The Origins of Life
Before any speculation toward the origin of biotic forms, what was present at the formation of the earth that could result in inorganic, then organic, and later biotic creatures? Early atmospheric conditions have been theorized to be present due to planetesimal collisions releasing gases present in the Earth, after the initial atmosphere of Hydrogen and Helium escaped Earth’s gravity assisted by heat energy. The earlier atmosphere is believed to have consisted mainly of carbon, hydrogen, nitrogen, and oxygen (bonded to other elements) in such forms as CO2/CO, N2, and H20. Stanley Miller, through experimentation, shows that given an energy source like heat or electric charge it is possible to form reactions that create complex molecules, and through subsequent experiments nucleic acids like adenine were even formed. This is the premise for the “hot” theories of the origin of life. Given there are many derivative possibilities like process evolution, chemoautotrophic, and photoautotrophic origins, the basis is that given an energy source (heat) basic elements can form and break bonds to become increasingly complex.
Given the theories have technically been progressing since 1922 and A.I. Oparin’s hypothesizing, the major strides have been in recent research. Through studies of volcanic activity, fossils, and archaebacteria, speculation leans heavily toward evidence provided by “hot” theory experiments. Given that it is quite plausible and possible that the early earth had the suggested “hot” environment providing heat and monomers that can combine to become polymers, the main step to come into question is, when did these polymers amount to life? “Life for Dummies” would suggest that life requires a way to replicate (RNA/DNA), which involves metabolic pathways like those involving acetyl-CoA. This is the point at which most theories diverge. How were these processes created?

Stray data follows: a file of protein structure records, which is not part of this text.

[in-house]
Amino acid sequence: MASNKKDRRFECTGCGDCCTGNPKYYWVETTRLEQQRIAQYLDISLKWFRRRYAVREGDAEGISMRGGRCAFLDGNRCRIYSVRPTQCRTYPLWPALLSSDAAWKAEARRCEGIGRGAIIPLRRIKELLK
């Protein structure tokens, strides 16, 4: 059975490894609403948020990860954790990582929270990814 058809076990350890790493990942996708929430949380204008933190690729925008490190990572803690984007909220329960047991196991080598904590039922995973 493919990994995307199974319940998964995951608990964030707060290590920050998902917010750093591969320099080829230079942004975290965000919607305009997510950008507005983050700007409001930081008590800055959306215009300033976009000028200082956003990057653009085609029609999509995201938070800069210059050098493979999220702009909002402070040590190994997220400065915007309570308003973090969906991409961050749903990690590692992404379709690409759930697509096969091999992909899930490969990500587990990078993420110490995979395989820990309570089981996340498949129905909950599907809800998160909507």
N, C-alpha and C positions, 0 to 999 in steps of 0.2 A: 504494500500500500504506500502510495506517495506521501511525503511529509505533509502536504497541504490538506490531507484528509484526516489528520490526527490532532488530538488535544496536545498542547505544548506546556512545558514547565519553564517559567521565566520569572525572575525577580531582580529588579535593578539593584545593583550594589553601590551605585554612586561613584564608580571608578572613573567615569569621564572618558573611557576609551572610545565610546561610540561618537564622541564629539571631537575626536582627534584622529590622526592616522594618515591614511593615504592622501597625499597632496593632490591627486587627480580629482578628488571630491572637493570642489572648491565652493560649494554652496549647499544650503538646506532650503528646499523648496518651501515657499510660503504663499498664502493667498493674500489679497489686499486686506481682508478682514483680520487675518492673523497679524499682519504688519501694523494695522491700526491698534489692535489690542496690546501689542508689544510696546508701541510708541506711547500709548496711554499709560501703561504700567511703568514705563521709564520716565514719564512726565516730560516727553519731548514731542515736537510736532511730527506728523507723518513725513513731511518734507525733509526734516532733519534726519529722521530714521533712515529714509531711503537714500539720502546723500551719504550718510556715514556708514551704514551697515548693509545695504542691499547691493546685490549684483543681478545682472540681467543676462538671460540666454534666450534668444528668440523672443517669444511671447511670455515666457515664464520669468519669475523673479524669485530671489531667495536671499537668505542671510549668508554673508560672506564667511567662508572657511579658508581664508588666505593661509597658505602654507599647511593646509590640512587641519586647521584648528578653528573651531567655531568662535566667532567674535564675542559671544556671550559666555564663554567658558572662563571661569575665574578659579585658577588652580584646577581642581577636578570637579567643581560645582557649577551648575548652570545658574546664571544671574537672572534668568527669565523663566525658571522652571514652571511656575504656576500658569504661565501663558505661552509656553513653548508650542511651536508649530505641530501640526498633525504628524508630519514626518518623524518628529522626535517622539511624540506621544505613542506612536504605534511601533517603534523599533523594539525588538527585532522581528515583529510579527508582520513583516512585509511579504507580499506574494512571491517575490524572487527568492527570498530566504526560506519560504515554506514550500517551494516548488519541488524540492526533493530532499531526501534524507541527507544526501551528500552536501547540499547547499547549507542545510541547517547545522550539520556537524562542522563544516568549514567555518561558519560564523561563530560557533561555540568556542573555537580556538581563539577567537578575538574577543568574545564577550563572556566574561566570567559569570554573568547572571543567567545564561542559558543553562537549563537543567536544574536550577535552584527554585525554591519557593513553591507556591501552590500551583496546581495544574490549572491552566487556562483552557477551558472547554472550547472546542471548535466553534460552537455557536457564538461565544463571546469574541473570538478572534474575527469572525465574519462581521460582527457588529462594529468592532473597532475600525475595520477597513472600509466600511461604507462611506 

Gunter Wachtershauser’s experiments forced the scientific community to recognize that life originating in “hot” conditions was a plausible theory. Wachtershauser understood that molecules needed a meeting place to be able to form and he proposed that the surface of iron-sulfur minerals and pyrite proved to be very favorable. He was able to prove that the driving force in the creation of amide bonds could be pyrite formation. Using conditions similar to that of volcanic vents Wachtershauser and Claudia Huber joined two carbon atoms to form activated acetic acid and eventually was able to link amino acids into short peptides (Hagmann 2006). Since Wachtershauser's discovery further experiments have been conducted which support his theory.
One experiment supports that under hot conditions elements crucial to metabolism could form. Pyruvic acid is essential for extant intermediary metabolism. Using a high temperature and high pressure, 250 degrees Celsius and 200 MPa, the experiment showed that pyruvic acid forms from formic...